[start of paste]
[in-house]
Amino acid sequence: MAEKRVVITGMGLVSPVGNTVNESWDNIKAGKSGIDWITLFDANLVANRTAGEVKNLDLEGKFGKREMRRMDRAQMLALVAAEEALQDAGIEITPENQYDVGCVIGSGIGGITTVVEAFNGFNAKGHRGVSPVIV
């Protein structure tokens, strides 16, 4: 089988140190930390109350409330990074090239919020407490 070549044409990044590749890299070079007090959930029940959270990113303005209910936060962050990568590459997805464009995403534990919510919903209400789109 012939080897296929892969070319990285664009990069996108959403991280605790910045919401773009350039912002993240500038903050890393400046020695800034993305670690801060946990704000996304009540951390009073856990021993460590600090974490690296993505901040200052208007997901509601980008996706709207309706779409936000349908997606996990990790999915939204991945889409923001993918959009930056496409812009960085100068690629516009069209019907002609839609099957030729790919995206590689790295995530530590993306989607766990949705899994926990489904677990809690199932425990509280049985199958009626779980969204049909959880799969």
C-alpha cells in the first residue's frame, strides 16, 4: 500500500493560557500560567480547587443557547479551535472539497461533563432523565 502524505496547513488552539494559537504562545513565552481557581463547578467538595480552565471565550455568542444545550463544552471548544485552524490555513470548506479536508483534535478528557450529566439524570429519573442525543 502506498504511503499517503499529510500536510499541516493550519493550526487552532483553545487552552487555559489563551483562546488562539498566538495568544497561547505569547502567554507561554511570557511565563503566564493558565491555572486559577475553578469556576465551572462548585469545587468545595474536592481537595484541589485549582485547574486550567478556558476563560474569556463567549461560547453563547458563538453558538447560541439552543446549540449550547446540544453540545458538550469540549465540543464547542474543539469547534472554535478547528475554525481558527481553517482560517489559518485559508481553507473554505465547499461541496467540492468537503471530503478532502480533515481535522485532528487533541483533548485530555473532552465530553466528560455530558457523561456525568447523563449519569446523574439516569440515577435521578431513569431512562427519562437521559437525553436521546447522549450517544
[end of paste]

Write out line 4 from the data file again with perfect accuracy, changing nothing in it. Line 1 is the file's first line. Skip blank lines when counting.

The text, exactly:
C-alpha cells in the first residue's frame, strides 16, 4: 500500500493560557500560567480547587443557547479551535472539497461533563432523565 502524505496547513488552539494559537504562545513565552481557581463547578467538595480552565471565550455568542444545550463544552471548544485552524490555513470548506479536508483534535478528557450529566439524570429519573442525543 502506498504511503499517503499529510500536510499541516493550519493550526487552532483553545487552552487555559489563551483562546488562539498566538495568544497561547505569547502567554507561554511570557511565563503566564493558565491555572486559577475553578469556576465551572462548585469545587468545595474536592481537595484541589485549582485547574486550567478556558476563560474569556463567549461560547453563547458563538453558538447560541439552543446549540449550547446540544453540545458538550469540549465540543464547542474543539469547534472554535478547528475554525481558527481553517482560517489559518485559508481553507473554505465547499461541496467540492468537503471530503478532502480533515481535522485532528487533541483533548485530555473532552465530553466528560455530558457523561456525568447523563449519569446523574439516569440515577435521578431513569431512562427519562437521559437525553436521546447522549450517544